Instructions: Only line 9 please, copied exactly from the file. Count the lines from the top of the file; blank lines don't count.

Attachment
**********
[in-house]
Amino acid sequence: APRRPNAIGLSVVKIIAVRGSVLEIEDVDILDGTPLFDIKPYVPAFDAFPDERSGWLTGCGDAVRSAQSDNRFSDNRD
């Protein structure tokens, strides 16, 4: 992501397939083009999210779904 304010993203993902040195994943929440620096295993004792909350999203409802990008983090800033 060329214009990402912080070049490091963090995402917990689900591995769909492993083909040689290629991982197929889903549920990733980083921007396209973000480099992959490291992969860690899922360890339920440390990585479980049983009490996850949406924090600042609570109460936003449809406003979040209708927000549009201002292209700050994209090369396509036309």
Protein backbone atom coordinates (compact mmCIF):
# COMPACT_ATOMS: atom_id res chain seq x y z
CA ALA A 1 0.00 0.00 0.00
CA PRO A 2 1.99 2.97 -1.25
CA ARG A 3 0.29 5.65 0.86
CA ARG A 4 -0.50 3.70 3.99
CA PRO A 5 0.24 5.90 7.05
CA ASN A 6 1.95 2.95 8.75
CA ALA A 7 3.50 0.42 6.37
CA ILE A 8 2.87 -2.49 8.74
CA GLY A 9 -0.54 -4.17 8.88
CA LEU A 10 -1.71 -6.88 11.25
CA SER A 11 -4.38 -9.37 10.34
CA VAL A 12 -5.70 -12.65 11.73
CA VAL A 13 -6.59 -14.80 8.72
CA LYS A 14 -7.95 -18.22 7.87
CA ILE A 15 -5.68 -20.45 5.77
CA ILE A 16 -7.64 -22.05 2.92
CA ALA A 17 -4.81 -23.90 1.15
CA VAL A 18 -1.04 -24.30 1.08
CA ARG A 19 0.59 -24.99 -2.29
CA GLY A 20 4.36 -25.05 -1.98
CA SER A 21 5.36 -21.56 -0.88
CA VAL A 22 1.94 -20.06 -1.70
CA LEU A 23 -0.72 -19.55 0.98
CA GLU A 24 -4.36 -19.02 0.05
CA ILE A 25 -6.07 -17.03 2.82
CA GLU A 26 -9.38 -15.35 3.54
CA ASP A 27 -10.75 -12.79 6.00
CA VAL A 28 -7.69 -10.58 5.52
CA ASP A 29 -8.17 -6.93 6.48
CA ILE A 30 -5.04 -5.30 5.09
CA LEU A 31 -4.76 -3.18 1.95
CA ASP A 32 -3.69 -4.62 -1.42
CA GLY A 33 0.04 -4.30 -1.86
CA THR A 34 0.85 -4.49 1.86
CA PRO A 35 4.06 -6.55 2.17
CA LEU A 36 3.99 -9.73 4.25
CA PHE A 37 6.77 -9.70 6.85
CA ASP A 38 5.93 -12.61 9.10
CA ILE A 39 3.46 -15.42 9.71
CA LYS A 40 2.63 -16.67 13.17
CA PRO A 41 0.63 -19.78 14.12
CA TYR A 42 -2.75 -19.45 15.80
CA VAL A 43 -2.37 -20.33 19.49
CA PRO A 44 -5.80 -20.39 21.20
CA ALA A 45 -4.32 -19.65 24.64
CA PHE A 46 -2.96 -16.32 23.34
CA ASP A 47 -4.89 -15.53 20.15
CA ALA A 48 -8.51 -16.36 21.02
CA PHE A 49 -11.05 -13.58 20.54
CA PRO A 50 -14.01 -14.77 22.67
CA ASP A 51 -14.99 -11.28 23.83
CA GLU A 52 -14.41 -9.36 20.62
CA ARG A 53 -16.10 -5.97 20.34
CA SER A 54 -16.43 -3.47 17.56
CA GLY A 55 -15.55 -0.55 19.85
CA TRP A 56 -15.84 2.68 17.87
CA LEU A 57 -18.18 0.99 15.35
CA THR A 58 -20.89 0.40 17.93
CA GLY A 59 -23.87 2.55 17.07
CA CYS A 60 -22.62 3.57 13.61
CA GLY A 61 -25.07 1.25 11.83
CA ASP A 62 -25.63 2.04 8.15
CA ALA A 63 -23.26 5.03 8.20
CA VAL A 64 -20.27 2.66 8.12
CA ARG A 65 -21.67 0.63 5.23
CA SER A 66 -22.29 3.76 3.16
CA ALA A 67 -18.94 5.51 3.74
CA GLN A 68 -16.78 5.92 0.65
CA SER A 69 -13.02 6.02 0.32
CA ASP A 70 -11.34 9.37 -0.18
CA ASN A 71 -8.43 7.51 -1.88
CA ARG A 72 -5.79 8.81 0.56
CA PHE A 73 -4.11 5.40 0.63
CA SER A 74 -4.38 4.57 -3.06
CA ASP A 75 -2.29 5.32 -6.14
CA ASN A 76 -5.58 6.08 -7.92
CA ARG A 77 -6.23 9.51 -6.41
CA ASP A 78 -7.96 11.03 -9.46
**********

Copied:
CA ARG A 4 -0.50 3.70 3.99